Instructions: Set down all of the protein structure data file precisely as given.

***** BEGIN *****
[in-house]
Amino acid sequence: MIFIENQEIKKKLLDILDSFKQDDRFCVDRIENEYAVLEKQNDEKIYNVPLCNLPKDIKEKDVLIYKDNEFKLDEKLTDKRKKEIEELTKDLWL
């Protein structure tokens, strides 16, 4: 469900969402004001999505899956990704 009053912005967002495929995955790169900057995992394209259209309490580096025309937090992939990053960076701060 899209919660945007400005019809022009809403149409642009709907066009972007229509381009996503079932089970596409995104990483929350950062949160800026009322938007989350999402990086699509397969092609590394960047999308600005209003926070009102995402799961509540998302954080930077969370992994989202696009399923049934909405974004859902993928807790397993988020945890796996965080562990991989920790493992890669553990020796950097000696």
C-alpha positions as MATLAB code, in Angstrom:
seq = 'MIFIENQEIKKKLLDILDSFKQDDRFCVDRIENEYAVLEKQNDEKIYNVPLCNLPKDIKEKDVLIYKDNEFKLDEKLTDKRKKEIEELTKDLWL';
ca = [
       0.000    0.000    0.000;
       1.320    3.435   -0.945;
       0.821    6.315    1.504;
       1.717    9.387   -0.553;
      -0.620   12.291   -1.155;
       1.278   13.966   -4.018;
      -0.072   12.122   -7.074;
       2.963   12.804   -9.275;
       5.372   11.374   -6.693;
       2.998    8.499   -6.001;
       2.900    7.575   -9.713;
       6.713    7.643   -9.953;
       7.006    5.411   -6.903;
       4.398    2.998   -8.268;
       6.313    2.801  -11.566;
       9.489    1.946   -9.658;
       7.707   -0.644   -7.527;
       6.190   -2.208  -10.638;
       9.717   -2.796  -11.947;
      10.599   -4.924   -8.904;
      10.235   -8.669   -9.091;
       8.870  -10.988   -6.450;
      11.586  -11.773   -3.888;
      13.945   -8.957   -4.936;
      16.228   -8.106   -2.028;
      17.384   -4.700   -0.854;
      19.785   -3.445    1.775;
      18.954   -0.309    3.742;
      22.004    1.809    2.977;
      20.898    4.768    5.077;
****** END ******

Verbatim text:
[in-house]
Amino acid sequence: MIFIENQEIKKKLLDILDSFKQDDRFCVDRIENEYAVLEKQNDEKIYNVPLCNLPKDIKEKDVLIYKDNEFKLDEKLTDKRKKEIEELTKDLWL
């Protein structure tokens, strides 16, 4: 469900969402004001999505899956990704 009053912005967002495929995955790169900057995992394209259209309490580096025309937090992939990053960076701060 899209919660945007400005019809022009809403149409642009709907066009972007229509381009996503079932089970596409995104990483929350950062949160800026009322938007989350999402990086699509397969092609590394960047999308600005209003926070009102995402799961509540998302954080930077969370992994989202696009399923049934909405974004859902993928807790397993988020945890796996965080562990991989920790493992890669553990020796950097000696």
C-alpha positions as MATLAB code, in Angstrom:
seq = 'MIFIENQEIKKKLLDILDSFKQDDRFCVDRIENEYAVLEKQNDEKIYNVPLCNLPKDIKEKDVLIYKDNEFKLDEKLTDKRKKEIEELTKDLWL';
ca = [
       0.000    0.000    0.000;
       1.320    3.435   -0.945;
       0.821    6.315    1.504;
       1.717    9.387   -0.553;
      -0.620   12.291   -1.155;
       1.278   13.966   -4.018;
      -0.072   12.122   -7.074;
       2.963   12.804   -9.275;
       5.372   11.374   -6.693;
       2.998    8.499   -6.001;
       2.900    7.575   -9.713;
       6.713    7.643   -9.953;
       7.006    5.411   -6.903;
       4.398    2.998   -8.268;
       6.313    2.801  -11.566;
       9.489    1.946   -9.658;
       7.707   -0.644   -7.527;
       6.190   -2.208  -10.638;
       9.717   -2.796  -11.947;
      10.599   -4.924   -8.904;
      10.235   -8.669   -9.091;
       8.870  -10.988   -6.450;
      11.586  -11.773   -3.888;
      13.945   -8.957   -4.936;
      16.228   -8.106   -2.028;
      17.384   -4.700   -0.854;
      19.785   -3.445    1.775;
      18.954   -0.309    3.742;
      22.004    1.809    2.977;
      20.898    4.768    5.077;